Child support is determined by considering the relative incomes of the parents. The court takes the sum of both parents’ incomes to determine what the total amount that the parties would spend to raise the children. Adjustments are then made for costs of insurance, childcare, extraordinary expenses, child support of other children and spousal maintenance paid and/or received. Adjustments are also made for the amount of parenting time awarded to the paying parent. Unlike spousal maintenance, child support is statutory. If the parties agree, however, and it is in the best interests of the children, the parties can agree to deviate from the guideline child support and may agree to a higher or lower amount.
Child support may be modified when continuing and substantial changes occur that result in a change in support of more than 15%. One change that people often think will cause a reduction in support is when one of the children is no longer a child. This is often wrong. If it has been a while since support was calculated, both parents’ incomes are often higher, which results in a higher total support obligation. It is not uncommon for support to be higher or the same after one child emancipates. Contact us to determine if a modification is beneficial in your case.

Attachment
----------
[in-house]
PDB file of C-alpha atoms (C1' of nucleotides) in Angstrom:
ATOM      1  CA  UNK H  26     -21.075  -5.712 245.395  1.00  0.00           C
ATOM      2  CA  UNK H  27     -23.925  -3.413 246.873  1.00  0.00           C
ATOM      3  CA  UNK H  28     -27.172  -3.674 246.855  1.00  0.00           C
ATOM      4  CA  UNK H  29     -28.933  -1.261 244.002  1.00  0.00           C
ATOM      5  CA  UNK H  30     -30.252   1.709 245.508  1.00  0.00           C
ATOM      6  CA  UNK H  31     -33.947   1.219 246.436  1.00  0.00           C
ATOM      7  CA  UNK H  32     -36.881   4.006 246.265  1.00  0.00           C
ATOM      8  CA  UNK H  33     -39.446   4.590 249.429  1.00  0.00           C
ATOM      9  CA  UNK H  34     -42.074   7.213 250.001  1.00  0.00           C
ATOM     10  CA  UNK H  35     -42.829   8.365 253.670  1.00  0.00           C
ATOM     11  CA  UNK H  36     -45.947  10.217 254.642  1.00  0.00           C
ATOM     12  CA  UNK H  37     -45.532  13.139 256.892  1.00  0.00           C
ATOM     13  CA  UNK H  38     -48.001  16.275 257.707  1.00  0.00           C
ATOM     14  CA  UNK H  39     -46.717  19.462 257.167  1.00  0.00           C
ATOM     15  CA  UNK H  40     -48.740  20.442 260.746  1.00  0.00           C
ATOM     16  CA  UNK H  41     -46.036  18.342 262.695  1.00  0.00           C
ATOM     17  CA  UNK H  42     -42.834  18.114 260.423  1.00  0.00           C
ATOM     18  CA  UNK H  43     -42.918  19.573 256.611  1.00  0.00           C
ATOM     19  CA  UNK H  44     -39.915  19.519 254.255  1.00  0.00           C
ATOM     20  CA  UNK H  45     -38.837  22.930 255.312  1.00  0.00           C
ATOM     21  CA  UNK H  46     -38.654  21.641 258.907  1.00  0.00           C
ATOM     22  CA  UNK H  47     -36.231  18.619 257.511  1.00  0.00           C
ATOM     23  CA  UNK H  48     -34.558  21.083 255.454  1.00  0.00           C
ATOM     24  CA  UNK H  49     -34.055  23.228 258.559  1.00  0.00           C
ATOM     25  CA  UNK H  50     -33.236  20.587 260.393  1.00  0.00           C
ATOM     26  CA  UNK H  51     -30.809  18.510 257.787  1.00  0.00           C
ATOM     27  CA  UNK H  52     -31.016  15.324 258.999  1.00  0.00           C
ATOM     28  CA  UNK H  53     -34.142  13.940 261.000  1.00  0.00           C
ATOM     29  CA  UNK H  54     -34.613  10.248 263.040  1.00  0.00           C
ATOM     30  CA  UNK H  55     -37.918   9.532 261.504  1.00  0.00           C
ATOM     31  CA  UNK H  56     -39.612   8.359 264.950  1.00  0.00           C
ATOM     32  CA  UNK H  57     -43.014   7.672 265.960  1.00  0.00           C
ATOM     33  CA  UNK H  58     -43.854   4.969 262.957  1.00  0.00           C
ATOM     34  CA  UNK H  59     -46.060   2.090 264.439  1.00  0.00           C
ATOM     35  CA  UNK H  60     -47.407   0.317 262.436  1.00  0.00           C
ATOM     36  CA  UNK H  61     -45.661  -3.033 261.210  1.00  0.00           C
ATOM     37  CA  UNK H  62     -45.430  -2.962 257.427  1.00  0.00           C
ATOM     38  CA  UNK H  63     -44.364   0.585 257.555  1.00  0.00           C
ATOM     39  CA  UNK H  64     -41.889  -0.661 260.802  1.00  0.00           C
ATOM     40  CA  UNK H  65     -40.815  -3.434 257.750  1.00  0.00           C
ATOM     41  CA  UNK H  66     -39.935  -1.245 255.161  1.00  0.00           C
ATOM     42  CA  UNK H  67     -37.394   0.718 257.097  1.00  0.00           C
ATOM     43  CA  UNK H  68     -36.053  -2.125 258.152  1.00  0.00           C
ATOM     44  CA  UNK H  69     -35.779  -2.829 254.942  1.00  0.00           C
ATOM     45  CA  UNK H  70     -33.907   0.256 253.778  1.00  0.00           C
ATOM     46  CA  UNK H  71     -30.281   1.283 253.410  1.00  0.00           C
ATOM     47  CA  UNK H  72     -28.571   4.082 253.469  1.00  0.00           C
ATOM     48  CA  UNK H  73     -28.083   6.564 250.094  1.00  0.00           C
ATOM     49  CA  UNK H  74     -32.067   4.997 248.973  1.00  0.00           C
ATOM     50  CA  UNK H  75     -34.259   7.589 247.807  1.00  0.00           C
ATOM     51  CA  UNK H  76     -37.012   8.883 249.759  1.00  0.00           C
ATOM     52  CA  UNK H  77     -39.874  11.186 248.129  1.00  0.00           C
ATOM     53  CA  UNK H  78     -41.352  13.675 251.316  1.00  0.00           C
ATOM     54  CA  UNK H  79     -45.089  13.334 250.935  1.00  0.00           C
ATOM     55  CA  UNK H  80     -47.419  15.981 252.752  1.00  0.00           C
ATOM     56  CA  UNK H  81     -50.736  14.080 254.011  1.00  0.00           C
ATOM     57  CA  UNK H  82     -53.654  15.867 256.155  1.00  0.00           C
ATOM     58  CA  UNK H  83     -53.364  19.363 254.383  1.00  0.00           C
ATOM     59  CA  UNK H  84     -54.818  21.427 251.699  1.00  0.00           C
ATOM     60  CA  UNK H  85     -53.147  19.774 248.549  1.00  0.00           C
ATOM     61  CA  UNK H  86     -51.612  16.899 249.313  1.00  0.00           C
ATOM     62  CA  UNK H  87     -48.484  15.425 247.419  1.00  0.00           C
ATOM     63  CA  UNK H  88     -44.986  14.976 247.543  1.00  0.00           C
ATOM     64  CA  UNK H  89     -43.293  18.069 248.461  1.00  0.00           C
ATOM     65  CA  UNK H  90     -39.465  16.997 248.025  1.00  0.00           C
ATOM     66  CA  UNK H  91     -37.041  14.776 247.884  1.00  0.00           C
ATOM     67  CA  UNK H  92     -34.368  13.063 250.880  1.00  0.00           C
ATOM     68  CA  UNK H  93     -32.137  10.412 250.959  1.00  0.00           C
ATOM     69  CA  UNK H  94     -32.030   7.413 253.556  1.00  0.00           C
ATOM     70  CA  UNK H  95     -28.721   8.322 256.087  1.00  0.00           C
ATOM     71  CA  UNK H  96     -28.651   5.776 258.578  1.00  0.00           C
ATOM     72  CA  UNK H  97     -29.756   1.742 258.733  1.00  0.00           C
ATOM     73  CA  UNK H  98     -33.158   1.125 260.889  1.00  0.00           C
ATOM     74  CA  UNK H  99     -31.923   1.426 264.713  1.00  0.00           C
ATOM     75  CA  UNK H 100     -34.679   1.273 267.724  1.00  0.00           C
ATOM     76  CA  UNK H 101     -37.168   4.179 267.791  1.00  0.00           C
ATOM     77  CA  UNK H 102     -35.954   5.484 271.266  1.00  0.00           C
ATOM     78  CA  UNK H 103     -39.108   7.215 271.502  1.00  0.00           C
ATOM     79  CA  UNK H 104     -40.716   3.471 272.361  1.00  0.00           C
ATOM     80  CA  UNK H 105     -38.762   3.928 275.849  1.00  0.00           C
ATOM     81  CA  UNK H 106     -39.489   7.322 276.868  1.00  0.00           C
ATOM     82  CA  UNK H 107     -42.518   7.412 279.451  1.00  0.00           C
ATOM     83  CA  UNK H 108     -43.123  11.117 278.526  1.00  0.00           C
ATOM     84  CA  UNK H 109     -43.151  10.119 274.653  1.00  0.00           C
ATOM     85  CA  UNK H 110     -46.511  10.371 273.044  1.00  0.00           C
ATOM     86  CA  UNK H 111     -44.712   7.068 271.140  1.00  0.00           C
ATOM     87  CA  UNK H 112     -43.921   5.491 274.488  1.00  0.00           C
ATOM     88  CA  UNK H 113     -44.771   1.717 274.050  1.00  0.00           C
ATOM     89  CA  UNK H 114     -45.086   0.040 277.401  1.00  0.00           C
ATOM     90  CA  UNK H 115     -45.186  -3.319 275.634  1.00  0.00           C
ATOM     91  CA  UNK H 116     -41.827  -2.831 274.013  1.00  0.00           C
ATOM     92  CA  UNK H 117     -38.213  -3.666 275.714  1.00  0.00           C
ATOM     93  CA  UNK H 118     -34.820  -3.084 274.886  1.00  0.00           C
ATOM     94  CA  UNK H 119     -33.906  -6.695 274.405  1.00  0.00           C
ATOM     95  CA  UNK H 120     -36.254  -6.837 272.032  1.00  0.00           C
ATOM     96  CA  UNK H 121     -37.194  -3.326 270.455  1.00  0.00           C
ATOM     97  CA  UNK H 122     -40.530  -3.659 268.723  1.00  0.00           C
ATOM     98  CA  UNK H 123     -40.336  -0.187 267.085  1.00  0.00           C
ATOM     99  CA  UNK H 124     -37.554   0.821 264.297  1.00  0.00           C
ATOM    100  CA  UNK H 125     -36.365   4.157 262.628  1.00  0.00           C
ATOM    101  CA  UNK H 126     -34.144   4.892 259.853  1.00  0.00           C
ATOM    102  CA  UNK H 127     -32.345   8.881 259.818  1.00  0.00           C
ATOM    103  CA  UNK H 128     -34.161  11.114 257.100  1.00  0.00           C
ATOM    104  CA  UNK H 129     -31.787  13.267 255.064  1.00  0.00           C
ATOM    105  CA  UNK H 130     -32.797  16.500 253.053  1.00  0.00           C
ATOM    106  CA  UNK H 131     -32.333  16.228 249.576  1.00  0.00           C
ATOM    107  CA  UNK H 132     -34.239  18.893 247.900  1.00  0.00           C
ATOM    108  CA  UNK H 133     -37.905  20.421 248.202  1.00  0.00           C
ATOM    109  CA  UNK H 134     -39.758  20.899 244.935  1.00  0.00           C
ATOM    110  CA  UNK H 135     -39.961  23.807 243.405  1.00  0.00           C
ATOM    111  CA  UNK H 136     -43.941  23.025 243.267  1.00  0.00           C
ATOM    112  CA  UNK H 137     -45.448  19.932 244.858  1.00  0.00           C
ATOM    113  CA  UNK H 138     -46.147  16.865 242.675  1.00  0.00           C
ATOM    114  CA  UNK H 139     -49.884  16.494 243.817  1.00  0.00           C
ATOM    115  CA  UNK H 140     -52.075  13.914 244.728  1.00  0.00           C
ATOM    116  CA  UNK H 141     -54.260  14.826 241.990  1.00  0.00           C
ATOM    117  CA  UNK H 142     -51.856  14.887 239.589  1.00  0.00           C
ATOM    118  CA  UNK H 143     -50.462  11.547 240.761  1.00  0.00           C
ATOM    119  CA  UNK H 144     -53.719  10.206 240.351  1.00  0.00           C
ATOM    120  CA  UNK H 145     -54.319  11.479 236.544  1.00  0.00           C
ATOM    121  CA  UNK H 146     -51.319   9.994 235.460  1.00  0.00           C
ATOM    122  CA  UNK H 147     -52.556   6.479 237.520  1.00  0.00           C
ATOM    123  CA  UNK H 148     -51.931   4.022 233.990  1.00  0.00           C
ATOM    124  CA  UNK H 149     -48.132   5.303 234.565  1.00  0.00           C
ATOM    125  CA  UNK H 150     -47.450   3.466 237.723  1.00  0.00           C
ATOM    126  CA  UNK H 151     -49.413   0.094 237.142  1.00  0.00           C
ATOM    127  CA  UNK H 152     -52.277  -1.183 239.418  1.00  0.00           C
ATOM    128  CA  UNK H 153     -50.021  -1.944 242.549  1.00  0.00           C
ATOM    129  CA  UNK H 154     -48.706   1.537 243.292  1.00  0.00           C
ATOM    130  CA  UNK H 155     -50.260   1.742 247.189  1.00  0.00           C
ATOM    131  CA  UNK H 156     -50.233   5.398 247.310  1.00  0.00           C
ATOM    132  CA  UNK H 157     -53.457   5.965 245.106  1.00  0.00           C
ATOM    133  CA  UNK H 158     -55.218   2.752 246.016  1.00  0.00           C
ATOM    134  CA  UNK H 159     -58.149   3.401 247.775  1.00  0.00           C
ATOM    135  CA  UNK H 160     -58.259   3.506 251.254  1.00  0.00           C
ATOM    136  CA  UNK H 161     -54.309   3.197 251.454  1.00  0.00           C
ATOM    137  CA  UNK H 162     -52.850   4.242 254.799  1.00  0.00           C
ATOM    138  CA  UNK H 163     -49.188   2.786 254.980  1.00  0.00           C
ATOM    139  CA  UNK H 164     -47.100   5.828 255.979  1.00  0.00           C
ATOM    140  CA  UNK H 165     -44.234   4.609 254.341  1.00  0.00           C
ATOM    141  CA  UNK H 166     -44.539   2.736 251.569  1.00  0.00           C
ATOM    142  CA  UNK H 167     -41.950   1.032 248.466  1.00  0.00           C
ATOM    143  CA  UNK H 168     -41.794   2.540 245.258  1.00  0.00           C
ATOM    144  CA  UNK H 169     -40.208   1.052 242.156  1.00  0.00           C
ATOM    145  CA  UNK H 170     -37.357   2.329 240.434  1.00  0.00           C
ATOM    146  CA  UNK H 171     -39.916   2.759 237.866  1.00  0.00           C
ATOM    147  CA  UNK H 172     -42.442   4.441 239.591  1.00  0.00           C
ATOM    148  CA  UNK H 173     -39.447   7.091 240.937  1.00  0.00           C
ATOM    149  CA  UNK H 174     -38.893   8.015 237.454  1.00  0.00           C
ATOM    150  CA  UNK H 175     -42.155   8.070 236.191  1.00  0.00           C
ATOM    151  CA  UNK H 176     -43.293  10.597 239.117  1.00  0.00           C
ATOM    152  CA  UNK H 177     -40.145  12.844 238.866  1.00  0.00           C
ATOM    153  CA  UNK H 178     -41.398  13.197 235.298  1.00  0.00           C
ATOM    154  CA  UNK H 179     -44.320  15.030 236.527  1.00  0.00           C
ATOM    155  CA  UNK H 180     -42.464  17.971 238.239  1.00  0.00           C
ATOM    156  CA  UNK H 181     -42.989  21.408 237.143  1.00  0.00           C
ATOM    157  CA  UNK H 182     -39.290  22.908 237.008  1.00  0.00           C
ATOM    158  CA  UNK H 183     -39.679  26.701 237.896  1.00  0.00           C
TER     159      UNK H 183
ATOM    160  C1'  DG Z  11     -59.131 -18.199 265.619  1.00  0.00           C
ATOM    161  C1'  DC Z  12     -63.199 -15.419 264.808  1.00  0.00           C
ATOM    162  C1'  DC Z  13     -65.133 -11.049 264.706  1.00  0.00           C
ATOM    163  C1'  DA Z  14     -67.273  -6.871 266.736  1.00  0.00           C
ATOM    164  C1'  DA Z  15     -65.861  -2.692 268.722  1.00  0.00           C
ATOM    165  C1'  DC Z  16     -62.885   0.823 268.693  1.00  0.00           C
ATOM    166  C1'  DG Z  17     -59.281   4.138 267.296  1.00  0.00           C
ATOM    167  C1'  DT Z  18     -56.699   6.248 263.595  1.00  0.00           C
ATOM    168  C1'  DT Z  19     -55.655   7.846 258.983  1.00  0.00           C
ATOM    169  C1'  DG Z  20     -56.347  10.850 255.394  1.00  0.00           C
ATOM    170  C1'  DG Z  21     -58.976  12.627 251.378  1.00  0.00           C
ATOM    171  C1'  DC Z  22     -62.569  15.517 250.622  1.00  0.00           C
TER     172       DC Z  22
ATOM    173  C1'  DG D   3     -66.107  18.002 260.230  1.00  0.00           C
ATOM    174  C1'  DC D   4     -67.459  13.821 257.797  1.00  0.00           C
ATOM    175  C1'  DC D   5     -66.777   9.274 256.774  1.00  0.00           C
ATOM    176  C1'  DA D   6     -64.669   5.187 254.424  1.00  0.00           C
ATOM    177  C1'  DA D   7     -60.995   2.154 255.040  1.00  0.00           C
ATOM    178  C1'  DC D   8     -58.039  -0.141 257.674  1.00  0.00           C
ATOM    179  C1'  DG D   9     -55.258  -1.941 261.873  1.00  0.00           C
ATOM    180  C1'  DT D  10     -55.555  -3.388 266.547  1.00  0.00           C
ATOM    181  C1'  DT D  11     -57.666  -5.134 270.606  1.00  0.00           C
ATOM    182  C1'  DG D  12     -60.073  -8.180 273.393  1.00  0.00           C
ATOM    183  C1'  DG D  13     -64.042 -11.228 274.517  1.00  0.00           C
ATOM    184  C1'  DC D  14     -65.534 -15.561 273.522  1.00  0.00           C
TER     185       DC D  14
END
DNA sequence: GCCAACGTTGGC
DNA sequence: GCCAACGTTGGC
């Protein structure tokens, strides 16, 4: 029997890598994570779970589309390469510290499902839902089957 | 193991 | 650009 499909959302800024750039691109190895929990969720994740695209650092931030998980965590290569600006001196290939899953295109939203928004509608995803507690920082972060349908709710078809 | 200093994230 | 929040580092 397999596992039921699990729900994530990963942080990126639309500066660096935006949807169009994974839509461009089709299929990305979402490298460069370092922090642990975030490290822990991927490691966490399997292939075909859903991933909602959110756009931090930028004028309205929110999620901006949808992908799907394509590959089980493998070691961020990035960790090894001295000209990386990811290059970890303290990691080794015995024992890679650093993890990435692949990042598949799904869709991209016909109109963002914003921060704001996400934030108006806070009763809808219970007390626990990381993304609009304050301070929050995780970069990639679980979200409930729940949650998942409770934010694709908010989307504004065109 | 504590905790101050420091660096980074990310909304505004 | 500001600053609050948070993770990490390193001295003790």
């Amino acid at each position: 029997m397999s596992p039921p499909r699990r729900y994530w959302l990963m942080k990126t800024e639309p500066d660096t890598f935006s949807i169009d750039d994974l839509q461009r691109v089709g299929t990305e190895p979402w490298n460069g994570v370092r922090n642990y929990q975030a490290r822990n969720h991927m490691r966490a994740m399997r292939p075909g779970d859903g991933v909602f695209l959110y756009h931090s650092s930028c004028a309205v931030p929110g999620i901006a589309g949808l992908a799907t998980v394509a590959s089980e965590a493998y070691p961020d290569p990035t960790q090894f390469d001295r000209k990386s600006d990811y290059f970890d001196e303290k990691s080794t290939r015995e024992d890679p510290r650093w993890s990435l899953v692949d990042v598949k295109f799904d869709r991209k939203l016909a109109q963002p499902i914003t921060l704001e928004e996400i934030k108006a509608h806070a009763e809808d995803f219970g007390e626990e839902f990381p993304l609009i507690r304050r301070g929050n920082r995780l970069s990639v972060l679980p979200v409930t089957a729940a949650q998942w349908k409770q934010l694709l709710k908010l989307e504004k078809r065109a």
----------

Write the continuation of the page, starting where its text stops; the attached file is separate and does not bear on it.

Current child support may terminate when the youngest child turns eighteen years of age. If the child is still in high school, however, child support will continue until the child graduates or turns nineteen, whichever comes first. There may be certain circumstances when current support can continue after that time however. Keep in mind that child support DOES NOT automatically terminate. In many cases, there are arrears that must be paid off after the kids have emancipated. Also, child support may continue after emancipation in some uncommon circumstances. Because of these, the court will not terminate the support obligation unless a Petition to Terminate Child Support is filed.